The US will award the Medal of Honor to Lt. Michael P. Murphy posthumously for his courage and determination to save the lives of his team at the expense of his own. The announcement, made Thursday, makes Murphy the first sailor to be so honored since the Vietnam War and the first recipient for action in Afghanistan. Murphy’s story reveals much about how America fights the war on terror, and it demonstrates once again the courage and honor in one of America’s finest and most elite fighting units:
Two years after his death in Afghanistan, Lt. Michael P. Murphy, who grew up in Patchogue and joined the elite Navy SEALs after college, has been awarded the nation’s highest battlefield award, the Medal of Honor, for a valiant attempt to save the lives of comrades that cost him his own.
“This tells the country what we already know about Michael — that he was a hero,” his father, Daniel Murphy, said after receiving the news Thursday that the White House had made the announcement of the award shortly after noon Thursday. …
That month, Murphy and three other SEALs — Petty Officer Matt Axelson, 29, and Petty Officer 2nd Class Danny Dietz, 25 — were inserted by helicopter onto a remote mountaintop near the border. They were four men on a secret mission to track a high-ranking Taliban warlord, Newsday reported last May. But they were discovered first by an Afghan goat herder who stumbled upon their hiding place in a mountainside forest. Not long after, the four SEALs were surrounded by dozens of armed insurgents, and a fierce battle ensued.
The lone survivor of the incident, Petty Officer 1st Class Marcus Luttrell, 29, of Texas, has called Murphy, the team’s leader, “an iron-souled warrior of colossal, almost unbelievable courage.” According to Luttrell’s account, as told to Navy superiors and in a recently published book, Murphy displayed “an extreme act of valor” when he ran into the open — and suffered a bullet wound when he did — in a last-ditch attempt to call for help and save his fellow SEALs.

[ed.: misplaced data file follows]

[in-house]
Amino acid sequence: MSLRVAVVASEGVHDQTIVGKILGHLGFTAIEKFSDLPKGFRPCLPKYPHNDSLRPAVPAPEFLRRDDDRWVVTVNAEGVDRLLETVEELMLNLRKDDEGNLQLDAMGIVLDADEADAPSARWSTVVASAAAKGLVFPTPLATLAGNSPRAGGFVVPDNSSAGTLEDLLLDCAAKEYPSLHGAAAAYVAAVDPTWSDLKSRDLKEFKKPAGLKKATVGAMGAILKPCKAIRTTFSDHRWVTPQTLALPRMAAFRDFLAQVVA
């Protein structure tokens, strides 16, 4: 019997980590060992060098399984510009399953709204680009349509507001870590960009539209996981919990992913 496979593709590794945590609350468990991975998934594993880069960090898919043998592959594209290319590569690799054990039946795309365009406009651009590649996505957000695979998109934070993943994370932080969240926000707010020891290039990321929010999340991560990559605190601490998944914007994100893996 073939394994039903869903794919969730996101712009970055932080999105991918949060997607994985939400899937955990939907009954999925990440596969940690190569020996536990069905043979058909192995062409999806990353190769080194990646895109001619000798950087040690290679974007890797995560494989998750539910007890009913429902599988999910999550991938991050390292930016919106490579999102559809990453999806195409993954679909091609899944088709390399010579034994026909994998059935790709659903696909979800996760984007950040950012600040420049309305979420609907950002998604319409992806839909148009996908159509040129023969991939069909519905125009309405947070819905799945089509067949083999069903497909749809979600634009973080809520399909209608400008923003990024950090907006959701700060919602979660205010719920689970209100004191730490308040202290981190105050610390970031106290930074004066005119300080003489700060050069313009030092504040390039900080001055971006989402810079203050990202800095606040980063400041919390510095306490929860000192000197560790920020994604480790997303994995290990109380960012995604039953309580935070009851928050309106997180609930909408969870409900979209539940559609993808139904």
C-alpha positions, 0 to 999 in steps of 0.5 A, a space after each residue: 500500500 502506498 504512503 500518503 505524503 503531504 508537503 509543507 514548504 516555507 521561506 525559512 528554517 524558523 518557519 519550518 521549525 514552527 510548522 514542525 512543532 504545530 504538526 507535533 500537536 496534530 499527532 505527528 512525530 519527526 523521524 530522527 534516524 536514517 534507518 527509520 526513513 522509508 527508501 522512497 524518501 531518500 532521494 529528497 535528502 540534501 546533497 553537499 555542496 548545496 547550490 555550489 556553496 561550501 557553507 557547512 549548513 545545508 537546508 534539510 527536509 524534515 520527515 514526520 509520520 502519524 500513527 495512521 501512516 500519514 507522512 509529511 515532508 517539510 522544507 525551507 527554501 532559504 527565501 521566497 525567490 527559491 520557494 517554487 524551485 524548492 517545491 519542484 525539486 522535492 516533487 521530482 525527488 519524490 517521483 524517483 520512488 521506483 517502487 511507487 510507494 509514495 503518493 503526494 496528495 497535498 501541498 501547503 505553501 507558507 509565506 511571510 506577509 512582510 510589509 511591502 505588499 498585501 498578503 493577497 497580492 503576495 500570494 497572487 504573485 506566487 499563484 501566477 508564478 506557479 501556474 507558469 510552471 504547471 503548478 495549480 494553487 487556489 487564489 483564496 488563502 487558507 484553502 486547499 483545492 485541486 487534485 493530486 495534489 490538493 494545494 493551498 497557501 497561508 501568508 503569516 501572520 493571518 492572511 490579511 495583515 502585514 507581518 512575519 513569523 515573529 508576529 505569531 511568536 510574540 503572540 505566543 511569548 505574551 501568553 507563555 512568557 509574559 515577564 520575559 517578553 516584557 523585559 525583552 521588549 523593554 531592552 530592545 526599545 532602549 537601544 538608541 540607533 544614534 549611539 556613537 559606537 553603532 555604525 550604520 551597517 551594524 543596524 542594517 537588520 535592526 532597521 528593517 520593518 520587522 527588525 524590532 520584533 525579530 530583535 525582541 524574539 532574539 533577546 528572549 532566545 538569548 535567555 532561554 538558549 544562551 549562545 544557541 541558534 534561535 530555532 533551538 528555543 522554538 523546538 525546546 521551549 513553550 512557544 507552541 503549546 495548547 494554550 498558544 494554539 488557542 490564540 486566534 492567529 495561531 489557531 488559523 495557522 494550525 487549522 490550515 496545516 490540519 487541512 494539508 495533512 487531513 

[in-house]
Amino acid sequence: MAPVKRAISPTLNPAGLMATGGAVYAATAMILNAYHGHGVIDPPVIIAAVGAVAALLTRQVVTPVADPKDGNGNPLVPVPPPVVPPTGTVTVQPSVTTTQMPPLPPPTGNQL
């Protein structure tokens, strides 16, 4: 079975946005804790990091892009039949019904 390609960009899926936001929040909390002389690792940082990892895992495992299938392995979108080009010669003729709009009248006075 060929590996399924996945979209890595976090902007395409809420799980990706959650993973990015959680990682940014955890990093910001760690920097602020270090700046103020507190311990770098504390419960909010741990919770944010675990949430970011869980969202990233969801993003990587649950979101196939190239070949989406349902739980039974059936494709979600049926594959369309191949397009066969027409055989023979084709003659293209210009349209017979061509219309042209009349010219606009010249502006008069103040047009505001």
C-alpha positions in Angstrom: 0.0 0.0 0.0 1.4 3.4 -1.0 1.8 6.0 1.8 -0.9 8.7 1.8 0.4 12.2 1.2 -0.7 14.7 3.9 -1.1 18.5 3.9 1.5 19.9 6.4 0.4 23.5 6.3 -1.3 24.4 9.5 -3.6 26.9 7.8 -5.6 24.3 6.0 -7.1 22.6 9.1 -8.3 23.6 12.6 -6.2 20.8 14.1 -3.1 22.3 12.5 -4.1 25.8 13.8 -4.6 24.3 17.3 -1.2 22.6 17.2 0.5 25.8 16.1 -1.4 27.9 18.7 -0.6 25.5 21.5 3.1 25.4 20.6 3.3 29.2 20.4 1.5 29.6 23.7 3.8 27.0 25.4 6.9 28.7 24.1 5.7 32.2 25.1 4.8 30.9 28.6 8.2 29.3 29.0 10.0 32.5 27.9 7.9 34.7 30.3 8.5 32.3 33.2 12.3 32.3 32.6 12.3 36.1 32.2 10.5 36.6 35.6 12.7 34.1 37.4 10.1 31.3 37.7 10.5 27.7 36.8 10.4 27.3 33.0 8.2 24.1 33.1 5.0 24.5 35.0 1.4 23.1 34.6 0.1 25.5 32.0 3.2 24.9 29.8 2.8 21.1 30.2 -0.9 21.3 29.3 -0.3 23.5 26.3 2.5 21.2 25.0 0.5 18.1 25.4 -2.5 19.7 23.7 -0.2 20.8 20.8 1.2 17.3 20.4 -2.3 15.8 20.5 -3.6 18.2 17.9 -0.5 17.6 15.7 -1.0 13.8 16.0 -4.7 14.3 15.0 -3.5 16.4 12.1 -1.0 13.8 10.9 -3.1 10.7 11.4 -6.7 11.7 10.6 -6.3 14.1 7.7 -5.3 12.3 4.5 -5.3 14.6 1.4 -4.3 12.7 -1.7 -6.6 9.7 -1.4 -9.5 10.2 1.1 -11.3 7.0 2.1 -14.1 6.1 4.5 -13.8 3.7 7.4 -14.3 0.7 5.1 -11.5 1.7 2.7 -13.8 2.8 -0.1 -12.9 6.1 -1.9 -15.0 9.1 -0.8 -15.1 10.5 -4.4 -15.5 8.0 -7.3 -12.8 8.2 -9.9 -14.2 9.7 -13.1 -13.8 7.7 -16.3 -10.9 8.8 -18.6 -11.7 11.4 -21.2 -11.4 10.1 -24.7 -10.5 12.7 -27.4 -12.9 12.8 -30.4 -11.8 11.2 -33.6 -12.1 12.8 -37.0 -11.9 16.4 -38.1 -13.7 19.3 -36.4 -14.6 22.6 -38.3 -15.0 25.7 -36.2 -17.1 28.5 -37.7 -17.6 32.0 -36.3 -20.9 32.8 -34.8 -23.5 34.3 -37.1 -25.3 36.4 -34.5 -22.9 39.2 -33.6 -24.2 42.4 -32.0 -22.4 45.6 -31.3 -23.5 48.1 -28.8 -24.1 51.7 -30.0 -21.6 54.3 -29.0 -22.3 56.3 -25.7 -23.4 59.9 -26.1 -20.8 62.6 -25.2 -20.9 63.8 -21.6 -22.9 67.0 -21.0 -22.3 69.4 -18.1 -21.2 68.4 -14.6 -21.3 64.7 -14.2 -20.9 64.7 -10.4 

Some wonder why hear of no El Alameins, no D-Days, no Iwo Jimas in the war on terror. They believe that a lack of glorious battlefield triumphs mean that we make no progress. However, men like Murphy and the SEALs in action on the ground fight a much different kind of war — a quieter, deadlier war that has a special nobility of its own. Without men like Murphy and the other commandos at work, we would have to fall back to a strategy that Barack Obama once accused the military of using — “air raiding villages and killing civilians” that would not only be inhumane but counterproductive as well. These quiet warriors don’t just save American lives, but Afghan and Pakistani lives as well.
This necessarily puts them at higher risk, but they accept that gladly in service to our nation. Murphy, like all other SEALs and commandos, volunteered for the opportunity to serve in just such a situation. Men like Murphy would not panic at an adverse situation, and leaders of his caliber would not hesitate to risk his life to save those of his men.
I’m blessed to know a SEAL and to call him my friend. He’s served his country for over 30 years, and he tells me about the closeness of the SEAL community where he lives — and where he also serves in a first-responder capacity when not on active duty. It’s the kind of tradition that makes America both proud and humble, because one cannot demand this devotion or even request it — it must be given. Lt. Murphy gave his last full measure of devotion in the highest and most honorable tradition of our military, and it’s only fitting that he receive his nation’s highest honor.
Godspeed, Lt. Michael Murphy. You have honored us all.